A gray squirrel on a rotting part of a tree

The Balcony

I just love rotting trees.

They’re wildlife magnets. I’m particularly fond of one such tree just outside my window. It has held my attention since 2015 when Pileated Woodpeckers nested there.

But the snag’s rotten story began about a decade earlier when we had a limb removed.

The cut left an angled face on the trunk; a spot where birds and squirrels lounge so often, I call it the balcony.

Here’s the tree when the Pileated Woodpeckers were excavating. The photo is a little fuzzy, but you can see the angled cut.  The dark splotches nearby are conks (mushrooms). That means there was soft, decayed wood inside.

Pileated Woodpeckers on their nesting tree
2015, Pileated Woodpeckers on their nest tree

The birds’ nest hole was huge, and the following year, the weakened tree snapped right at the nest door. Here’s the male peering inside. You can still see the birds’ chisel marks.

Male Pileated Woodpecker looks into broken tree that was his nest a year earlier
2016, Pileated Woodpecker inspecting his one-time nest.

The broken trunk has been wide open to water and sunlight ever since, perfect conditions for fungus. The decaying snag became a magnet for smaller nesting woodpeckers drawn to its soft wood. Starlings, chickadees, and squirrels have nested in old woodpecker cavities. Skinks, blue jays, flycatchers, and wood ducks like to sun and preen on the broken top. And always, visitors linger on the balcony.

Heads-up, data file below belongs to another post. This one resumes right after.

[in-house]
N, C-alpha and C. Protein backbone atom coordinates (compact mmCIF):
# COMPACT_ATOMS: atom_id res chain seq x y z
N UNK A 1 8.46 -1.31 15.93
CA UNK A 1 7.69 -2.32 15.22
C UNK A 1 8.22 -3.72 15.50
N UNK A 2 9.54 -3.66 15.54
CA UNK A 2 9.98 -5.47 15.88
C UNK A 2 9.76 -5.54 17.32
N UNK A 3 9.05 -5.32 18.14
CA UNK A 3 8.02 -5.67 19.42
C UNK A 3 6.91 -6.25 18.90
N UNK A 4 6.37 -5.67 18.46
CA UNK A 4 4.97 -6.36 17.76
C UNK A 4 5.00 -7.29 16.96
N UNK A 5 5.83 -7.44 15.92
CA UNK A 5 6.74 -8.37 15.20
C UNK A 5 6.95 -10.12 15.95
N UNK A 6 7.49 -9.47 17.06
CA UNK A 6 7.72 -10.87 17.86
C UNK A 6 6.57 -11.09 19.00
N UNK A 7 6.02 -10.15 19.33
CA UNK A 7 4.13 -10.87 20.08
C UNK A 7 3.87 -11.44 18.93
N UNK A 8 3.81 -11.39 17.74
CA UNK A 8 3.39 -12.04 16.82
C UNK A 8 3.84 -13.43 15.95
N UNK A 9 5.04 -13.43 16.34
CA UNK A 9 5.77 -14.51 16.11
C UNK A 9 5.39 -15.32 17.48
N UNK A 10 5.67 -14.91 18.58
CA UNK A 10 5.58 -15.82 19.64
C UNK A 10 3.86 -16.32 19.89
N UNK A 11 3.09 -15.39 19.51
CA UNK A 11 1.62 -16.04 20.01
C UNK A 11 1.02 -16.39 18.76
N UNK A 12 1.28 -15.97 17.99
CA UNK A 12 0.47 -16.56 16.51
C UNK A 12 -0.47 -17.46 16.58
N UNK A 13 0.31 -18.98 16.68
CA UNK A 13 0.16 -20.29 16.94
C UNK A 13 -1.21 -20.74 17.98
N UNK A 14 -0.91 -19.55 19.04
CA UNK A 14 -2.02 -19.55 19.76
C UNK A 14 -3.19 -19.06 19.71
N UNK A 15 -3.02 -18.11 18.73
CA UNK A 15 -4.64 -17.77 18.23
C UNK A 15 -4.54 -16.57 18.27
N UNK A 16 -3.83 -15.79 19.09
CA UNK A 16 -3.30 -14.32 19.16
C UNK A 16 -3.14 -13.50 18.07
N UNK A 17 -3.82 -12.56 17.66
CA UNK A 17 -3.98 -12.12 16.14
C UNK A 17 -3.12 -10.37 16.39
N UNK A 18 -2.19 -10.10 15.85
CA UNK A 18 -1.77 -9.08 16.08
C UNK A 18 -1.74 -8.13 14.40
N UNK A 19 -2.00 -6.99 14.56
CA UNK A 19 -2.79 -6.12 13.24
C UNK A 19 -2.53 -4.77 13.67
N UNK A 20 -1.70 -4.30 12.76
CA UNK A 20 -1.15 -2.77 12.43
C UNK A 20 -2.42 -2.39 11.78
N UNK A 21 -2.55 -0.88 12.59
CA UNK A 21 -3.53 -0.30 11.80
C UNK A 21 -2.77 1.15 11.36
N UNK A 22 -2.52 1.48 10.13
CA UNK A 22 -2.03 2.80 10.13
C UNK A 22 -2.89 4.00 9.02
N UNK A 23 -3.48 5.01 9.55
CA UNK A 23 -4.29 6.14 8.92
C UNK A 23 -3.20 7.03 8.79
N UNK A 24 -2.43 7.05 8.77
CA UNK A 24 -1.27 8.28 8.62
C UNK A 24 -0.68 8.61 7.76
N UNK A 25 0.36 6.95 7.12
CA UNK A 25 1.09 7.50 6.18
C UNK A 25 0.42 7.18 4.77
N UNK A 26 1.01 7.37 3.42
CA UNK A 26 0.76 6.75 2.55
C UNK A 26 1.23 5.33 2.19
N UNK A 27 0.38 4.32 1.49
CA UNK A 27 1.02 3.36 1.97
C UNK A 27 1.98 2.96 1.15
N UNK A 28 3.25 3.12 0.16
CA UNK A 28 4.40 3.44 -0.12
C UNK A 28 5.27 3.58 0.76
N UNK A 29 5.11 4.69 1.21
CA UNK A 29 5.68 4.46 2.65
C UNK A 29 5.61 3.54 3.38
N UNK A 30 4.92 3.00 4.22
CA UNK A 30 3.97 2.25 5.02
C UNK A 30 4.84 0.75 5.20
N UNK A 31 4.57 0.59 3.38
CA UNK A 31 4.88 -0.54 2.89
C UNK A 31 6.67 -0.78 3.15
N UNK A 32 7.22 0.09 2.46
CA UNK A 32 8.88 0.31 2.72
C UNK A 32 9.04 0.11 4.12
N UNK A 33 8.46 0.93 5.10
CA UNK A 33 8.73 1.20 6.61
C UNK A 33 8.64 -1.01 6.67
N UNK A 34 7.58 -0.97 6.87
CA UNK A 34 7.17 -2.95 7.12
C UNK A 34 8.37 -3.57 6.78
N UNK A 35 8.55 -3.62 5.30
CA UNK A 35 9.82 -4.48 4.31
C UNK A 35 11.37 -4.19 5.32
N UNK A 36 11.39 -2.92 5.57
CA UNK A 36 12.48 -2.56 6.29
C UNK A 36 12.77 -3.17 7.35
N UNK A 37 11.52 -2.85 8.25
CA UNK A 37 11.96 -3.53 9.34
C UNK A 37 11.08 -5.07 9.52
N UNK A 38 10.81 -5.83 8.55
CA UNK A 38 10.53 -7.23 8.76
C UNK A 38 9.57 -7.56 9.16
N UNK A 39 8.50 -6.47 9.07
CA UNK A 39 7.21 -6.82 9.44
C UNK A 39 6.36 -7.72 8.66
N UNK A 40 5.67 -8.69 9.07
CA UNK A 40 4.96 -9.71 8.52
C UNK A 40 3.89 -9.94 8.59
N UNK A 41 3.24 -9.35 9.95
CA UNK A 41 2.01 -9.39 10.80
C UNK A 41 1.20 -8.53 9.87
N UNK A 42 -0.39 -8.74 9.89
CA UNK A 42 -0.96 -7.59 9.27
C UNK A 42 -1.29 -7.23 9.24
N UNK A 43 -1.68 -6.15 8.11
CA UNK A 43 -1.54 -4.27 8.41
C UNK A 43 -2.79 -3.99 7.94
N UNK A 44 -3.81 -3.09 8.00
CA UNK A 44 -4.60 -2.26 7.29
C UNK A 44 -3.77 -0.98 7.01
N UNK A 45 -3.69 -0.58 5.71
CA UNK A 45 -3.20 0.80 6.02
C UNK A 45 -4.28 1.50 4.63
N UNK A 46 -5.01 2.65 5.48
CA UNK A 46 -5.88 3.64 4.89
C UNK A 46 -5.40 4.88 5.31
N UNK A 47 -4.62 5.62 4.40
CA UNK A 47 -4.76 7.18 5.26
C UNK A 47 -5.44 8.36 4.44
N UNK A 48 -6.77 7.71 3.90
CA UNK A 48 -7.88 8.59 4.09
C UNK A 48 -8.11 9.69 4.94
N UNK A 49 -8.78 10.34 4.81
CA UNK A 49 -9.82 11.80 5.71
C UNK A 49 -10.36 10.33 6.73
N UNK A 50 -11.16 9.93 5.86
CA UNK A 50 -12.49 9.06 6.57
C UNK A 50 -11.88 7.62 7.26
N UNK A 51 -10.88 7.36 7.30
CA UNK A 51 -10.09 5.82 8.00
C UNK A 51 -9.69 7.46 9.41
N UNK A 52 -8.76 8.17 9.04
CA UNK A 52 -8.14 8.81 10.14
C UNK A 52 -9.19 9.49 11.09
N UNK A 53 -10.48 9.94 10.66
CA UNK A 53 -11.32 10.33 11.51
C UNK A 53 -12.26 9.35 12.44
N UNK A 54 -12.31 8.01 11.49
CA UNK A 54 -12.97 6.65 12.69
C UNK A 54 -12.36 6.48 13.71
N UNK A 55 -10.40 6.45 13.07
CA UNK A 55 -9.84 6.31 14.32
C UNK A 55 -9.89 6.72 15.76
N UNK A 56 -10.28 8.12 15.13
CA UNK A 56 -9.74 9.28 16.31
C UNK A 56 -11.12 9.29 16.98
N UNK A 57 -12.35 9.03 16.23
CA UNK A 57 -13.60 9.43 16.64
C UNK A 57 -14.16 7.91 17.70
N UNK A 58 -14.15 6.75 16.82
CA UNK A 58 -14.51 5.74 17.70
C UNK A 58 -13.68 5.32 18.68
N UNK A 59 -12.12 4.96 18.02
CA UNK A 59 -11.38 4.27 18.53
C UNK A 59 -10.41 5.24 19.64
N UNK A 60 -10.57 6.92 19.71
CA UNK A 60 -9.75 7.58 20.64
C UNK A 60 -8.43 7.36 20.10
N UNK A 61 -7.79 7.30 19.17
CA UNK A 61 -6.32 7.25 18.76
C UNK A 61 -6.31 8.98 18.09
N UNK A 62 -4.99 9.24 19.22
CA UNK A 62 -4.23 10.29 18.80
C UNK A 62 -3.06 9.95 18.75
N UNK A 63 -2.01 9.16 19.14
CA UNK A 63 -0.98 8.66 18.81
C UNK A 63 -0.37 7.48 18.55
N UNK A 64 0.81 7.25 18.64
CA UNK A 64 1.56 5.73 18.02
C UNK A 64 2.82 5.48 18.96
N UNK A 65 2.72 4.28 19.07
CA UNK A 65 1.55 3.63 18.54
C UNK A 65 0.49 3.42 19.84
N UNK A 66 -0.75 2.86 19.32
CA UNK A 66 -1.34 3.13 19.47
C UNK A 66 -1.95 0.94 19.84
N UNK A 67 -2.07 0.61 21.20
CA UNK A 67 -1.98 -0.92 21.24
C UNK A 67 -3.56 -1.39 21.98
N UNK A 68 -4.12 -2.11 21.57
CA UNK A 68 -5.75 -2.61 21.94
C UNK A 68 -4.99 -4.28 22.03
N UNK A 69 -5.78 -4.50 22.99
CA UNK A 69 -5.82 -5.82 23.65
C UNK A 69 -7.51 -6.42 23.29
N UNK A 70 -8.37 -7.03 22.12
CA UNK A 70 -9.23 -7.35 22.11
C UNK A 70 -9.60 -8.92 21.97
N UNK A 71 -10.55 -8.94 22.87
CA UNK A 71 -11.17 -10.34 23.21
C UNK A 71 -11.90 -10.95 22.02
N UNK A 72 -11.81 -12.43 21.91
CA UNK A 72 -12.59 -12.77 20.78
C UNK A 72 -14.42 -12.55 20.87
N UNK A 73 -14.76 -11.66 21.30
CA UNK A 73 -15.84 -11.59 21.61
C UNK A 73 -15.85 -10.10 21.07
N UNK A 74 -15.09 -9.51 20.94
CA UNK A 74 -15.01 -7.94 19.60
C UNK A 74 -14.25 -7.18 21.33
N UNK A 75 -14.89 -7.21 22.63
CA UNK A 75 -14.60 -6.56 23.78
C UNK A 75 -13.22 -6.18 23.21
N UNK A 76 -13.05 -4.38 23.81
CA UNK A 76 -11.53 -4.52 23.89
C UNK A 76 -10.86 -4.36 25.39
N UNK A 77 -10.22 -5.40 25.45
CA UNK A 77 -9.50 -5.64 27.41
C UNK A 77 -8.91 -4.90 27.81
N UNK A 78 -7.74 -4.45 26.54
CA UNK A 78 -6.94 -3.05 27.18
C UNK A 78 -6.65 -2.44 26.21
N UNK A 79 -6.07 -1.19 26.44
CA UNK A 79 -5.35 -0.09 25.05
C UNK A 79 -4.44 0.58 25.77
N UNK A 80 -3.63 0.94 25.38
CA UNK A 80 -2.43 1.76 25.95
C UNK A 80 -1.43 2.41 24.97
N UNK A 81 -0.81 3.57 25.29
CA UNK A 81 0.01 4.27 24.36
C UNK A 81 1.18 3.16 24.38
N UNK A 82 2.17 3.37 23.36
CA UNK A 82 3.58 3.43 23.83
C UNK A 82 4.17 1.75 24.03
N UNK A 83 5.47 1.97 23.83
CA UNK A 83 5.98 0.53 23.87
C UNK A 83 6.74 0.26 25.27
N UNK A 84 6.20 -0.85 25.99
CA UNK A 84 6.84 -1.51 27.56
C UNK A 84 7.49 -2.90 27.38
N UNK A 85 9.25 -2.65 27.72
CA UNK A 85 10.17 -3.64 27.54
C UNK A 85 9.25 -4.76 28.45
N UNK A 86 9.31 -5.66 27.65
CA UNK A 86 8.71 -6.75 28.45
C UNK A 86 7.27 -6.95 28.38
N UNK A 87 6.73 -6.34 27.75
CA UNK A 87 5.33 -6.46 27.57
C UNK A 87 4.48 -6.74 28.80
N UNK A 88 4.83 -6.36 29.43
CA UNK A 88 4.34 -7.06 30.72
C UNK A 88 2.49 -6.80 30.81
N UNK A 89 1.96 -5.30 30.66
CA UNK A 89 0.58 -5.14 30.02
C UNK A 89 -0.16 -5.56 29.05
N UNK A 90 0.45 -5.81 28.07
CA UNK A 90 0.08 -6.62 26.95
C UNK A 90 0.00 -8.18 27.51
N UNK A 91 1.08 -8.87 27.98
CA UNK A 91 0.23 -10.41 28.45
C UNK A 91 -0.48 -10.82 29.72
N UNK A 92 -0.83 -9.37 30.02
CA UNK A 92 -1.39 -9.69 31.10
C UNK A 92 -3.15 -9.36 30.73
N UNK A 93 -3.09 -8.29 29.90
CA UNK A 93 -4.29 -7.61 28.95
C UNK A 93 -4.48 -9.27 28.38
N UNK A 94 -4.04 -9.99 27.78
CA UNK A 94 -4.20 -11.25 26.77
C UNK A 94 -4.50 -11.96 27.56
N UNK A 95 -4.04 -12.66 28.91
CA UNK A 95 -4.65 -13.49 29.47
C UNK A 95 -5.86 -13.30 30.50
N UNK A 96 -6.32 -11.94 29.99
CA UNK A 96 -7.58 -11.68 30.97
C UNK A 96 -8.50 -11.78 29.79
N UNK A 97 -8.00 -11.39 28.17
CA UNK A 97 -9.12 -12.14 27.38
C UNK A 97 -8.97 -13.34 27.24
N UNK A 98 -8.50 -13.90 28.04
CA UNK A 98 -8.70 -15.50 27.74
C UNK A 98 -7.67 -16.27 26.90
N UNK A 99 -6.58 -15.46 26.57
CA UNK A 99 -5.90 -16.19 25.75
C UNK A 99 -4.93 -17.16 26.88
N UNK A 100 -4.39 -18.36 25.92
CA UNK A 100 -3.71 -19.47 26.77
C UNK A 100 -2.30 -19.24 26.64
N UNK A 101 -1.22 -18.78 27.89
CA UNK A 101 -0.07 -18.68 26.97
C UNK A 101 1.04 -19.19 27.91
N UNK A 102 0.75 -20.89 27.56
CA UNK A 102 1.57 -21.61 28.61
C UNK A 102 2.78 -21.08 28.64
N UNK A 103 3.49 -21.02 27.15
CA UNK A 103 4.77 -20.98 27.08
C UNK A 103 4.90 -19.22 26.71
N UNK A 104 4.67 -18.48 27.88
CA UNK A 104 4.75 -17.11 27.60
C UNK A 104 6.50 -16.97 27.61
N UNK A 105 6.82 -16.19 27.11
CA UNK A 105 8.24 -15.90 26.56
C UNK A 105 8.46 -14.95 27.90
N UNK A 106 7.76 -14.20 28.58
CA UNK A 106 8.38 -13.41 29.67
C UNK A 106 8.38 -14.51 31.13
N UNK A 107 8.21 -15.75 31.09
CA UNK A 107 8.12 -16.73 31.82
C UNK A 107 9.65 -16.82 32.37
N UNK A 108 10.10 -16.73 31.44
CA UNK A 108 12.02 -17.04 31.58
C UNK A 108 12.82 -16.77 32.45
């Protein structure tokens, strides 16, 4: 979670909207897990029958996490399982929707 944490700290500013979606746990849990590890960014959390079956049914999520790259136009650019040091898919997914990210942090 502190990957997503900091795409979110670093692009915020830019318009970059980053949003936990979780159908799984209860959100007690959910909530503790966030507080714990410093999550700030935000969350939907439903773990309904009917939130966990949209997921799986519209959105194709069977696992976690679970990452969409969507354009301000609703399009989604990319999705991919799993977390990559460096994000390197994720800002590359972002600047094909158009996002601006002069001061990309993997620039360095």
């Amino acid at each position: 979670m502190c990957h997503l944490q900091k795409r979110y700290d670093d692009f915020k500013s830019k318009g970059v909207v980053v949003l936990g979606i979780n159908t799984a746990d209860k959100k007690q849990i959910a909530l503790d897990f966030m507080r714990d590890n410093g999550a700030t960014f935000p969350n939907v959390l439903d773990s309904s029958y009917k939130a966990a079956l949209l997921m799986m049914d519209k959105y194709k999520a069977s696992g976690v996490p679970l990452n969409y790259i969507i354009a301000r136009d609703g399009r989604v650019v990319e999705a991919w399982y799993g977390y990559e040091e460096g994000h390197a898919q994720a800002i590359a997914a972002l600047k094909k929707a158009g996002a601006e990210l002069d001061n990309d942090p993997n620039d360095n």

Red-bellied woodpecker on the cut surface of a tree
Red-bellied Woodpecker on the balcony-2017

This year, I noticed the usual springtime nesters bypassed the tree. Then in May, a raccoon claimed the balcony, which decay had turned into a semi-exposed hollow. The raccoon slept there every day for about a month, leaving only at night to forage.

Today, the balcony offers no real shelter. Looking at videos from 2015 onward, I’m struck by how quickly that part of the tree disintegrated in 2020 compared to earlier years. Take a look:

How did the balcony disintegrate so fast? The raccoon accelerated its demise by digging a shelter. But it still had ‘walls’ in June, when he stopped sleeping there.  Here’s what I suspect sped up the balcony’s decay:

Fungus grows on a rotted tree
2020, fungus speeds the balcony’s demise

And did the squirrels’ subsequent gnawing hurry the process, too?

Speaking of squirrels, think of that acorn in the video–the one the squirrel retrieved from what looks like a bed of chunky sawdust. I filmed the little digger around the time acorns began falling this year. But that nut looks well aged to me. Could he have buried it last year? I suspect so. The tree’s interior has probably been mostly in crumbles for a long time.

I’ll be so sad when the forest floor finally claims my favorite snag.

Will 2021 be the year?

Image Credits: Carol Doeringer.

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